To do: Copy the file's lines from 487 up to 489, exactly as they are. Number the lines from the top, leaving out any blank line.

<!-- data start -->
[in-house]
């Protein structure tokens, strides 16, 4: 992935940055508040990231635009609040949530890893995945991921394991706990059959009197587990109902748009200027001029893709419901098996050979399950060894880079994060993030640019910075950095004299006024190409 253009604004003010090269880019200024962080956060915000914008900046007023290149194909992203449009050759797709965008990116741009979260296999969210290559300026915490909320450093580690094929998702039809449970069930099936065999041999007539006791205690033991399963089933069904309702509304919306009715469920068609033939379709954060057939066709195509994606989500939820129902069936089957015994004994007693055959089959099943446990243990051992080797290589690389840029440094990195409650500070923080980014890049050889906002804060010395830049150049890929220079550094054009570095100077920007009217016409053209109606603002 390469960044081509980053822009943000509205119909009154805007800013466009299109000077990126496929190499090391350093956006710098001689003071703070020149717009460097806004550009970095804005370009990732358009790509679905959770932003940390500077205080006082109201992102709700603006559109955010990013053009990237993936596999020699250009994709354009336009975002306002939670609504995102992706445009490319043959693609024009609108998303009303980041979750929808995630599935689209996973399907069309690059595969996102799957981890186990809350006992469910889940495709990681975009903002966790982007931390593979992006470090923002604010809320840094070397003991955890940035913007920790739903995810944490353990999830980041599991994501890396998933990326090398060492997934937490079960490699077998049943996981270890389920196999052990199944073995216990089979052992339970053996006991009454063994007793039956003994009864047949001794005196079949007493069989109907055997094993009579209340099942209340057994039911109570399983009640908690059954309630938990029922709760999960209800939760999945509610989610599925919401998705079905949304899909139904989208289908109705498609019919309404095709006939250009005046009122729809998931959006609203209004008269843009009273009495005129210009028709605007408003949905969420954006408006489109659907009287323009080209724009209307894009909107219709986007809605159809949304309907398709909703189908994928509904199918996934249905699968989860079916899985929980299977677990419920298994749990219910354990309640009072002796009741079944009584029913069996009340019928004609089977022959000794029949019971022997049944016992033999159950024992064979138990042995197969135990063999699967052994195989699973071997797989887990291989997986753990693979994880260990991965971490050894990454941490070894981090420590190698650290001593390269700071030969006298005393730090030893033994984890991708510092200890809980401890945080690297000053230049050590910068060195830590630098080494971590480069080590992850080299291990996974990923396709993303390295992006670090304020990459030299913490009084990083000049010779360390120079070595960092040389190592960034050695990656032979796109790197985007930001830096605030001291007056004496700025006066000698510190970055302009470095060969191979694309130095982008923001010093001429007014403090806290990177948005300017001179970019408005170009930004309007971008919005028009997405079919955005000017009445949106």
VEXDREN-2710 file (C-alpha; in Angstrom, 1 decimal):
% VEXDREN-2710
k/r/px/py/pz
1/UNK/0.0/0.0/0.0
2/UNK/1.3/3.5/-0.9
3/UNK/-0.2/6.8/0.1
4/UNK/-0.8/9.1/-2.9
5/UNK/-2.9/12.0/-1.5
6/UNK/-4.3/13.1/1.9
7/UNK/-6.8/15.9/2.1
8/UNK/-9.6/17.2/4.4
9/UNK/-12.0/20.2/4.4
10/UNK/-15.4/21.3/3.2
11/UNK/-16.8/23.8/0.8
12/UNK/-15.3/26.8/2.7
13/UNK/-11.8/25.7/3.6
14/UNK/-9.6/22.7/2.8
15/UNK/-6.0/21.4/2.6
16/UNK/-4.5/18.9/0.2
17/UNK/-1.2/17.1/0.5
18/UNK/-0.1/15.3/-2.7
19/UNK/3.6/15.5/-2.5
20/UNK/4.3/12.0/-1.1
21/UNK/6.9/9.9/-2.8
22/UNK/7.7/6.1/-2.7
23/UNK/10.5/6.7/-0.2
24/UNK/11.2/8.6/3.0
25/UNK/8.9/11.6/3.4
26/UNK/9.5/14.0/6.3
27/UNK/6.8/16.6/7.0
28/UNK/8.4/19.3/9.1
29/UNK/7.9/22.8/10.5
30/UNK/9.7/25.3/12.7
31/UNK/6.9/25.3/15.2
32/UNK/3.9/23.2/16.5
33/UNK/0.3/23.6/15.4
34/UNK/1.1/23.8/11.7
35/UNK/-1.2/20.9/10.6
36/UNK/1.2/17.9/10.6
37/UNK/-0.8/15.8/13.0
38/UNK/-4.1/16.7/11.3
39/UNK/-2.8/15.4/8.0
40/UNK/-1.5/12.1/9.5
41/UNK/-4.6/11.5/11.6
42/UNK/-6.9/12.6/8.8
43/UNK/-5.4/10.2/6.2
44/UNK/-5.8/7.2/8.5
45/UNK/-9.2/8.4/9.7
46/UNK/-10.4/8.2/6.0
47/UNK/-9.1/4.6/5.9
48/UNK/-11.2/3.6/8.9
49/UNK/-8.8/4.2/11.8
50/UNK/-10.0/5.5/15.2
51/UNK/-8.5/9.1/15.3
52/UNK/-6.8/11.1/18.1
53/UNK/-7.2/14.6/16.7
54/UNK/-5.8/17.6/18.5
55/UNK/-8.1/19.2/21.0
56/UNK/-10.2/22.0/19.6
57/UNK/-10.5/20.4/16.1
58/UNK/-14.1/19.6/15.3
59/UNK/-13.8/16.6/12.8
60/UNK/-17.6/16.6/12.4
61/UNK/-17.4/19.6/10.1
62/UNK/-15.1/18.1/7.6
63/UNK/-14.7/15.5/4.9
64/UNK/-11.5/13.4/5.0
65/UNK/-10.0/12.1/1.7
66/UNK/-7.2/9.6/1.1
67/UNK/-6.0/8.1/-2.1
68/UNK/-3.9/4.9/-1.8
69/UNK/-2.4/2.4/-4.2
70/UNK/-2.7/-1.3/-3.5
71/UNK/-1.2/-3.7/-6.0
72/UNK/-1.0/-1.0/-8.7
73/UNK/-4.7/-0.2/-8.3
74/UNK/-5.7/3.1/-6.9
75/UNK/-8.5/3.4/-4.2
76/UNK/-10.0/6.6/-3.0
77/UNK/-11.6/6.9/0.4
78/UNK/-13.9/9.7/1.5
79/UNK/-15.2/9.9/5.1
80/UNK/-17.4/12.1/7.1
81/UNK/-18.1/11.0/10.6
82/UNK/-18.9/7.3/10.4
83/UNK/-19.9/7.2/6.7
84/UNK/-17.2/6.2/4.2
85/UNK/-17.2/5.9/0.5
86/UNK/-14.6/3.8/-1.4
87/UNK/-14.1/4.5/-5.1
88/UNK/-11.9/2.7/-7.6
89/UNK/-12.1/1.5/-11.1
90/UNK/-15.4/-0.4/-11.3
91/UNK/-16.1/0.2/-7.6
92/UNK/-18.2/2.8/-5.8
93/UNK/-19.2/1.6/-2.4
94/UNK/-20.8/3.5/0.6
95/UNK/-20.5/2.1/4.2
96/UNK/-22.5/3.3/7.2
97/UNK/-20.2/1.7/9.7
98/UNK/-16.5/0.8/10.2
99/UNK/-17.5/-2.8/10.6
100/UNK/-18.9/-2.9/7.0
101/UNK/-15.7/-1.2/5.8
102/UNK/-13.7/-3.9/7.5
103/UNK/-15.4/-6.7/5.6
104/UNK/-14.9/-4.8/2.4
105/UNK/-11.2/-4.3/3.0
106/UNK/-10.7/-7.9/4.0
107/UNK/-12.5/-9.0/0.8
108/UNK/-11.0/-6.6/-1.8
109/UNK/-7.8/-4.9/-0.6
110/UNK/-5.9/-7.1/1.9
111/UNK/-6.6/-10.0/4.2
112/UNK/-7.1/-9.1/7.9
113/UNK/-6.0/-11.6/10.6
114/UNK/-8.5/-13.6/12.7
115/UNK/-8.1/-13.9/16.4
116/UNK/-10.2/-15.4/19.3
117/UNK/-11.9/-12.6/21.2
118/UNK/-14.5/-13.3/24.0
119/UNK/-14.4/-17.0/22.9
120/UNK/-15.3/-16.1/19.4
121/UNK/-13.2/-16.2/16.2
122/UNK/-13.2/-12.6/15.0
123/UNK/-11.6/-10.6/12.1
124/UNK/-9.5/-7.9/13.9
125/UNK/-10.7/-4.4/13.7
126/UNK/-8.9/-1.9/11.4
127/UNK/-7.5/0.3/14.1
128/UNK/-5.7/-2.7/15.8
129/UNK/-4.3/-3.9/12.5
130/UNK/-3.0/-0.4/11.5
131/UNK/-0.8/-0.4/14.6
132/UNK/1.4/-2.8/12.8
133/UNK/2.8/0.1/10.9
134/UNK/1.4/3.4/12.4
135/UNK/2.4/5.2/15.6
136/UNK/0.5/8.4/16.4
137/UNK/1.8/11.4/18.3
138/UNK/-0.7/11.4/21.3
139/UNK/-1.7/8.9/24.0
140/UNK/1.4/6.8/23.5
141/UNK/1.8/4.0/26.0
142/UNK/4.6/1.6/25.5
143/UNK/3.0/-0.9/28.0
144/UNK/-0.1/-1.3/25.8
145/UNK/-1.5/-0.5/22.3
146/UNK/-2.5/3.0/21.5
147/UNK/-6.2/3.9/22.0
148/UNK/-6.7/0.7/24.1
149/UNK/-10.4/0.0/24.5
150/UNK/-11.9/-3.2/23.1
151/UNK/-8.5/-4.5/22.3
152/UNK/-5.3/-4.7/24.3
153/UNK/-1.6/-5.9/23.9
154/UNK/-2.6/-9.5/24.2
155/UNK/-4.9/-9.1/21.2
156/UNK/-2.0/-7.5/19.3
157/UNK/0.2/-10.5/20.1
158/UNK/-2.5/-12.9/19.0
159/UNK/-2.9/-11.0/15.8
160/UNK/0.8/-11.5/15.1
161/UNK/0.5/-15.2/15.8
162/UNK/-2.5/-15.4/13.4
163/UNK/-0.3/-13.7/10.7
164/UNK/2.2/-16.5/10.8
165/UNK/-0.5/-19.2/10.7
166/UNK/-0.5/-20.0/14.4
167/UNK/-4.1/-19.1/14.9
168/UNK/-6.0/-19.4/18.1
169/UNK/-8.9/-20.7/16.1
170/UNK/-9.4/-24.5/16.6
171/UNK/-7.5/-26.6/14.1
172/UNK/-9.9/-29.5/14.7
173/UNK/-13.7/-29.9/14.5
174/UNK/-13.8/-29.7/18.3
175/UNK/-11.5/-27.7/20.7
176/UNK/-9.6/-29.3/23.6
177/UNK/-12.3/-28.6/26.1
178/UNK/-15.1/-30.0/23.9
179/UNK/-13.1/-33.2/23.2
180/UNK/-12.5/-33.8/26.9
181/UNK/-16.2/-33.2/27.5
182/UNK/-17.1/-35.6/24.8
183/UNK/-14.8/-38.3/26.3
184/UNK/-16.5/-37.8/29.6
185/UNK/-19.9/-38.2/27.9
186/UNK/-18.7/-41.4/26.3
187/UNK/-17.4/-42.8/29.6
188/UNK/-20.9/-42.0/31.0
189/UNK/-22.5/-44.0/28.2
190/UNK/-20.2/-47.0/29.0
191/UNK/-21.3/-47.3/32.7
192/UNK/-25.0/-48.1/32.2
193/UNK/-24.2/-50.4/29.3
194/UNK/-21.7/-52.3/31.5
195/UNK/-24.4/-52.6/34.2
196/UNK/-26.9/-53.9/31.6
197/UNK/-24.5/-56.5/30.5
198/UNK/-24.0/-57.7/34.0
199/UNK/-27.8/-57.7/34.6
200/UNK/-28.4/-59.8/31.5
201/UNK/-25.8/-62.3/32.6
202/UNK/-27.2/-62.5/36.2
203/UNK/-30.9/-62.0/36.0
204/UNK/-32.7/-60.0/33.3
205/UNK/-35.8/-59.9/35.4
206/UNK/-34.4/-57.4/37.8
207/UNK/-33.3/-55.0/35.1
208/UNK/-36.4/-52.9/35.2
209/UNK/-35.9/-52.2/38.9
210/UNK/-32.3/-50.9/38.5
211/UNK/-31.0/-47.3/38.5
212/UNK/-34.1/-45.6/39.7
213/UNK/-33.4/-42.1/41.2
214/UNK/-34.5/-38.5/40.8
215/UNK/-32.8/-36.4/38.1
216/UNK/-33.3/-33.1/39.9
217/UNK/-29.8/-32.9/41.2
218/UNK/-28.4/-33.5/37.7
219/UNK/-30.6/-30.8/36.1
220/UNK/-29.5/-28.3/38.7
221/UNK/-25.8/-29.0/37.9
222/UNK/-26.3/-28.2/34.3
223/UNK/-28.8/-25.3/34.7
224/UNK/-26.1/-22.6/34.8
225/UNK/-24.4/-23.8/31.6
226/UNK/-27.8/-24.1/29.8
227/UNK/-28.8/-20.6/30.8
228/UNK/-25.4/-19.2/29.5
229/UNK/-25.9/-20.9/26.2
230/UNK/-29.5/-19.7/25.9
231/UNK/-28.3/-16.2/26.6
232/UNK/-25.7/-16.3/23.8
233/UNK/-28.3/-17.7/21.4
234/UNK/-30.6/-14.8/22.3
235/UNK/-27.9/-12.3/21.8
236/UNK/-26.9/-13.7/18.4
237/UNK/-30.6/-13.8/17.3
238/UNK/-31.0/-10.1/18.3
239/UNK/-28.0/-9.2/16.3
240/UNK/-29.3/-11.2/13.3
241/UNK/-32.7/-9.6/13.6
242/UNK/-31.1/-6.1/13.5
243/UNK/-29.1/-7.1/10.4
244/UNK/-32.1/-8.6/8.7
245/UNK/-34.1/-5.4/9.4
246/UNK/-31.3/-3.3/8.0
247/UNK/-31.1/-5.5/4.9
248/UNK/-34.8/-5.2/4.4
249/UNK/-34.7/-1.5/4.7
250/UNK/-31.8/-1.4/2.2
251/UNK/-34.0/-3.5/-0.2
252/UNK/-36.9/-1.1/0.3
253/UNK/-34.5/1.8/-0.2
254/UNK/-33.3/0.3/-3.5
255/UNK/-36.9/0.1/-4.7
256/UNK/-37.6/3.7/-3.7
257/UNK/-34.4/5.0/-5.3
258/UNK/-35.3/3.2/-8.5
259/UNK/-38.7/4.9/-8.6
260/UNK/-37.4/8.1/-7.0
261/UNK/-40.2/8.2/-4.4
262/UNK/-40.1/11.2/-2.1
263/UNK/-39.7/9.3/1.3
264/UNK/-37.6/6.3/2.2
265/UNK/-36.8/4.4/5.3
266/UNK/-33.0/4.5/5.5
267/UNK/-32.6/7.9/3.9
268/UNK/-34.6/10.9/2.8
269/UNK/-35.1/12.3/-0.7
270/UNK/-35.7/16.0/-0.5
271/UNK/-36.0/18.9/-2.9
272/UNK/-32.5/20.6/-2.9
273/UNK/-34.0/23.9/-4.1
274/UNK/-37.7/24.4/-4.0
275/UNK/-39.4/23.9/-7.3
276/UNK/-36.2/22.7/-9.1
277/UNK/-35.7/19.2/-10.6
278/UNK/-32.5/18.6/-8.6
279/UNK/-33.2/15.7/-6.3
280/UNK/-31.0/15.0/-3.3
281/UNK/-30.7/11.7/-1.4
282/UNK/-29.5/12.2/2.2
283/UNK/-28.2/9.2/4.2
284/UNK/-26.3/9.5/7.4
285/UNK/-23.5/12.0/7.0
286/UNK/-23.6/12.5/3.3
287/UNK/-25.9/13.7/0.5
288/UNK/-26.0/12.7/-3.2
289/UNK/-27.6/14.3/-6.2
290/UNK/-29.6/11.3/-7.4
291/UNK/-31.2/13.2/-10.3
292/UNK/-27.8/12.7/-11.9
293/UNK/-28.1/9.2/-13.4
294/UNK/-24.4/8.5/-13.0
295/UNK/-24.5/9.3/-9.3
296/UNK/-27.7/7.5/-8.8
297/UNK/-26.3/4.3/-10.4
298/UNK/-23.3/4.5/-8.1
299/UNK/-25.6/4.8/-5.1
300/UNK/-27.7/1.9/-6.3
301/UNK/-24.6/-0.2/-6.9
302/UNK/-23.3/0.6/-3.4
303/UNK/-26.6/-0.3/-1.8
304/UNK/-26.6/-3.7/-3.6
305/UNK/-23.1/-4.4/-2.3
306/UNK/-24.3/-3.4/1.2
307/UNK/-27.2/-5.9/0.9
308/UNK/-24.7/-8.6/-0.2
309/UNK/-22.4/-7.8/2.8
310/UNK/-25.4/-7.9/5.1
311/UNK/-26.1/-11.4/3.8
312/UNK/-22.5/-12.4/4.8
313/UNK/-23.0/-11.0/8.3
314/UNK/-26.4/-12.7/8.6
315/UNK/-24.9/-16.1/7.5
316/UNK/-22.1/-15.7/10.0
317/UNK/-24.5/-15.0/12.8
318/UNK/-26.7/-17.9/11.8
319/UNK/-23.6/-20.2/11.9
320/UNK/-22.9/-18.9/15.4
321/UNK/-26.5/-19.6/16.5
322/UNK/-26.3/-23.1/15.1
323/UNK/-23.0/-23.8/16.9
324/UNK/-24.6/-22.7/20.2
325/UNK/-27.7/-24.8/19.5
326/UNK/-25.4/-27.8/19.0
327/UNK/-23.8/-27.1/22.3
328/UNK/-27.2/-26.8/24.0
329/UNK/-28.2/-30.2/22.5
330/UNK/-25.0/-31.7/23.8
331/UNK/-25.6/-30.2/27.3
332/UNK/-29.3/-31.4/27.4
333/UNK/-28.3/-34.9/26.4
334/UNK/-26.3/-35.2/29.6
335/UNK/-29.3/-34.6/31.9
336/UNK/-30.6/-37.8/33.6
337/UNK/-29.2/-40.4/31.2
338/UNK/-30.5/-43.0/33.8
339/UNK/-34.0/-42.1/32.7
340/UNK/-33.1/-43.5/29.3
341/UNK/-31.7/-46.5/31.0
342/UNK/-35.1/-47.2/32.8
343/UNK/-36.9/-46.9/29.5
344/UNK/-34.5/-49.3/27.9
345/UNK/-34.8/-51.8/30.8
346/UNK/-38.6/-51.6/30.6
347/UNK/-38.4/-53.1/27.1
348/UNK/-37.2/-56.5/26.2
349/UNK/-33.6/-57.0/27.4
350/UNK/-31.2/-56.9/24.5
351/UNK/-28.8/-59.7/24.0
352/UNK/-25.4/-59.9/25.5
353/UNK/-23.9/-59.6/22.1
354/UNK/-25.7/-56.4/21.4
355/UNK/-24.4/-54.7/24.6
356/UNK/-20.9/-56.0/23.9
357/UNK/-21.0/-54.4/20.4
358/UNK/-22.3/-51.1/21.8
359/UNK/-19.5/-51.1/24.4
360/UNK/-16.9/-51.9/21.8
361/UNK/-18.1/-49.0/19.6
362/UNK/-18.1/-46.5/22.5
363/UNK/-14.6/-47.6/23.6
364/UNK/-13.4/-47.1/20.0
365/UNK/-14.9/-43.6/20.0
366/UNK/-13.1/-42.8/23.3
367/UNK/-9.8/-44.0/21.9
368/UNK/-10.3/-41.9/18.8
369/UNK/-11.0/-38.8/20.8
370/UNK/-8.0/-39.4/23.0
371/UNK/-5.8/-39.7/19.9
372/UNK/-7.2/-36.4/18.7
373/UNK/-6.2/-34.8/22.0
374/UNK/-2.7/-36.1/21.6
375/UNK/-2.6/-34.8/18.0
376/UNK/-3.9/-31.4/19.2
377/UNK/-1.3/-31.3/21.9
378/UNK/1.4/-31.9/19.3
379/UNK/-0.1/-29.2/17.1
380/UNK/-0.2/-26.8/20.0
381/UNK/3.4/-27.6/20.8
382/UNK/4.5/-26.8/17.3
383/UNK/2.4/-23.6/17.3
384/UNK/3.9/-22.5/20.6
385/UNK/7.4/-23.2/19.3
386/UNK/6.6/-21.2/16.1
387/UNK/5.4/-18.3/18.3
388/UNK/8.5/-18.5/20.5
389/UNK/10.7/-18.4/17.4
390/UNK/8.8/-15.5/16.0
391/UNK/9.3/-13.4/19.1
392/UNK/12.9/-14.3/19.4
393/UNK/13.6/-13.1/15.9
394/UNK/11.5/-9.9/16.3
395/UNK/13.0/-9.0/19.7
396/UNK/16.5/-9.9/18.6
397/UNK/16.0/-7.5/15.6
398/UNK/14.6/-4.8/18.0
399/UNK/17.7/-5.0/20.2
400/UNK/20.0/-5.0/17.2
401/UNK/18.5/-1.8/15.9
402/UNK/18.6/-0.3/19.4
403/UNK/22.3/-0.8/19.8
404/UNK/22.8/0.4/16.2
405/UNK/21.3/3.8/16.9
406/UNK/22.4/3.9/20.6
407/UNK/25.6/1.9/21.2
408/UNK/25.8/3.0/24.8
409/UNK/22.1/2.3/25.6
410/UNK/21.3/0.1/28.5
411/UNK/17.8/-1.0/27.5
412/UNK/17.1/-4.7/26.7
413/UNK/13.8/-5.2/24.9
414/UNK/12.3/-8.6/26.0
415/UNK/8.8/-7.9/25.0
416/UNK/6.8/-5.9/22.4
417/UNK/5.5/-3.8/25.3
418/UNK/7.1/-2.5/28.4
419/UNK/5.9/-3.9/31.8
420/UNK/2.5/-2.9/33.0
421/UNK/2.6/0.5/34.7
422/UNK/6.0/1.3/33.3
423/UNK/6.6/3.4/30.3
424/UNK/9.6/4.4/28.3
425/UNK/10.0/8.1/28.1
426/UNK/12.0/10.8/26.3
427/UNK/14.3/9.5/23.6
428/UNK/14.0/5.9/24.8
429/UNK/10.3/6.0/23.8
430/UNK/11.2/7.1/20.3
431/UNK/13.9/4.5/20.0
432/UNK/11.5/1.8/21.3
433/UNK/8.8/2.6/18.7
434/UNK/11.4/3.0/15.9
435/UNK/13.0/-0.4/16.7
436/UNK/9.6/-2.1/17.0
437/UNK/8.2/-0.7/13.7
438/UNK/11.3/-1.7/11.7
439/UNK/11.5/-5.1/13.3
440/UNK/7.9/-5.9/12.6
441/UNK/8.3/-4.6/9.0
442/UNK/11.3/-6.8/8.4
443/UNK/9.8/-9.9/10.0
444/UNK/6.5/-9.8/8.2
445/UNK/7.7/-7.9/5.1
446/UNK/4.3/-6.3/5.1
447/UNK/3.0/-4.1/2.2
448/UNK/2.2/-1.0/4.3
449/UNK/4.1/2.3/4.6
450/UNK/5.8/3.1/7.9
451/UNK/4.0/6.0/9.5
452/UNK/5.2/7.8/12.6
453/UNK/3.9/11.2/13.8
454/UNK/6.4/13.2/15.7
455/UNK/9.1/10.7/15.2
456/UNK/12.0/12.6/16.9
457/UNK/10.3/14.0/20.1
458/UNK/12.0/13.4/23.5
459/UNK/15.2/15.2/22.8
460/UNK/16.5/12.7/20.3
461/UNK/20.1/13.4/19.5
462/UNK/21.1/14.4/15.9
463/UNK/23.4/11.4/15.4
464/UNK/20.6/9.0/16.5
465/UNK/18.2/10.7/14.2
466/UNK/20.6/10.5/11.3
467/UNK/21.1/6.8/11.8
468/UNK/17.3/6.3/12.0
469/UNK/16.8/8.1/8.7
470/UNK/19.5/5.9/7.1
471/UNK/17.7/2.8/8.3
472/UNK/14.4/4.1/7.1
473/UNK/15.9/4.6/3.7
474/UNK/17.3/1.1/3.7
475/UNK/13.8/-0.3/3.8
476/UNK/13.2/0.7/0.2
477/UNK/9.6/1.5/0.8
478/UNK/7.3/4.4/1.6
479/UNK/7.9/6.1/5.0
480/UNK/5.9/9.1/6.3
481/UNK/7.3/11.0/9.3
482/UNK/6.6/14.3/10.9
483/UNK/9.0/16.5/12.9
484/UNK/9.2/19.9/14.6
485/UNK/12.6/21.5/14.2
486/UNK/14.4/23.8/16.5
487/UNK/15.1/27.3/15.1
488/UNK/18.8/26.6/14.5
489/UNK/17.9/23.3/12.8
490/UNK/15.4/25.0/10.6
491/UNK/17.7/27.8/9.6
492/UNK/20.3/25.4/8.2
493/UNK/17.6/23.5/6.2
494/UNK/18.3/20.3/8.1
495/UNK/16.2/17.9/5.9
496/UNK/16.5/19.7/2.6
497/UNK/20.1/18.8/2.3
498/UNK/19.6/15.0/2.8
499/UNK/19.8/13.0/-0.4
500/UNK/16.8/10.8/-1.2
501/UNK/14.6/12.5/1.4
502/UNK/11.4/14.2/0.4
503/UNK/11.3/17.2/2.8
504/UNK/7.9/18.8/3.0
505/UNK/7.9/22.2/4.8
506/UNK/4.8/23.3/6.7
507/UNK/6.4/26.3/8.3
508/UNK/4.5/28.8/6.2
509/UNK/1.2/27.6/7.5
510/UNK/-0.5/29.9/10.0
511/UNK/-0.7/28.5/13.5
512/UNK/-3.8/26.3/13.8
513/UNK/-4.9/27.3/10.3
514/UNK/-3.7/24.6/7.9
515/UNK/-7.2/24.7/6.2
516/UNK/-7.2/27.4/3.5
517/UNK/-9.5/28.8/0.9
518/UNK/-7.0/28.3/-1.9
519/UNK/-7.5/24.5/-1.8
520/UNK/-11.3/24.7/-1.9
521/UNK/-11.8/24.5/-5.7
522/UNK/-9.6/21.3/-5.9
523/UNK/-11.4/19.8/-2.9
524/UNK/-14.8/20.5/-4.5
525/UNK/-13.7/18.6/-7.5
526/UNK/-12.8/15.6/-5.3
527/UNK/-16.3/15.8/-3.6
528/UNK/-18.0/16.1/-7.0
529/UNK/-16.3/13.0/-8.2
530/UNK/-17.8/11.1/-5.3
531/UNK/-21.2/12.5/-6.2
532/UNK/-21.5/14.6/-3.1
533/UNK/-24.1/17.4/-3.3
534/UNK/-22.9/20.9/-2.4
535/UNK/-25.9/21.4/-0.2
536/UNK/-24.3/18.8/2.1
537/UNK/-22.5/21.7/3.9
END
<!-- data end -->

482/UNK/6.6/14.3/10.9
483/UNK/9.0/16.5/12.9
484/UNK/9.2/19.9/14.6